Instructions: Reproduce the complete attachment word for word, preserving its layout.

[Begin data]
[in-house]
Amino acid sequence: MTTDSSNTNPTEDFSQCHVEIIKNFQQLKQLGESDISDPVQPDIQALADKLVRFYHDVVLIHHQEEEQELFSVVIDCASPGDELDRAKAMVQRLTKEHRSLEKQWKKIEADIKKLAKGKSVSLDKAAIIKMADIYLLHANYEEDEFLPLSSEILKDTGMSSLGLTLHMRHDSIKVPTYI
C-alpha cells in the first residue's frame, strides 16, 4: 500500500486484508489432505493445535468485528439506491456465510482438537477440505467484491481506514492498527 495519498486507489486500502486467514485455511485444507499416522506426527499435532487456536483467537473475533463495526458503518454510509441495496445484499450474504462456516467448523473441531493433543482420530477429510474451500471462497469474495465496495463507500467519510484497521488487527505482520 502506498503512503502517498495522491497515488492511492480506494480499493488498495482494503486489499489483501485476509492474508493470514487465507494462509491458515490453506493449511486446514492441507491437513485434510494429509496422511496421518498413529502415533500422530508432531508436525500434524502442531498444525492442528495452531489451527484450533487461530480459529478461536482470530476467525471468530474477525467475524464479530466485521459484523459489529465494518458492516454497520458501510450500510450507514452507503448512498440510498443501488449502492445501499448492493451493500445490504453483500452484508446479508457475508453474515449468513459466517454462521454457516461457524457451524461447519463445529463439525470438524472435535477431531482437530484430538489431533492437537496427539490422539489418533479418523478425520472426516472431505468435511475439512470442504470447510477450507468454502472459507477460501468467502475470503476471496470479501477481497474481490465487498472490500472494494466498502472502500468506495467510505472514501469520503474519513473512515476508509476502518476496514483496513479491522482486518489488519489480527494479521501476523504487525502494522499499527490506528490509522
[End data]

[in-house]
Amino acid sequence: MTTDSSNTNPTEDFSQCHVEIIKNFQQLKQLGESDISDPVQPDIQALADKLVRFYHDVVLIHHQEEEQELFSVVIDCASPGDELDRAKAMVQRLTKEHRSLEKQWKKIEADIKKLAKGKSVSLDKAAIIKMADIYLLHANYEEDEFLPLSSEILKDTGMSSLGLTLHMRHDSIKVPTYI
C-alpha cells in the first residue's frame, strides 16, 4: 500500500486484508489432505493445535468485528439506491456465510482438537477440505467484491481506514492498527 495519498486507489486500502486467514485455511485444507499416522506426527499435532487456536483467537473475533463495526458503518454510509441495496445484499450474504462456516467448523473441531493433543482420530477429510474451500471462497469474495465496495463507500467519510484497521488487527505482520 502506498503512503502517498495522491497515488492511492480506494480499493488498495482494503486489499489483501485476509492474508493470514487465507494462509491458515490453506493449511486446514492441507491437513485434510494429509496422511496421518498413529502415533500422530508432531508436525500434524502442531498444525492442528495452531489451527484450533487461530480459529478461536482470530476467525471468530474477525467475524464479530466485521459484523459489529465494518458492516454497520458501510450500510450507514452507503448512498440510498443501488449502492445501499448492493451493500445490504453483500452484508446479508457475508453474515449468513459466517454462521454457516461457524457451524461447519463445529463439525470438524472435535477431531482437530484430538489431533492437537496427539490422539489418533479418523478425520472426516472431505468435511475439512470442504470447510477450507468454502472459507477460501468467502475470503476471496470479501477481497474481490465487498472490500472494494466498502472502500468506495467510505472514501469520503474519513473512515476508509476502518476496514483496513479491522482486518489488519489480527494479521501476523504487525502494522499499527490506528490509522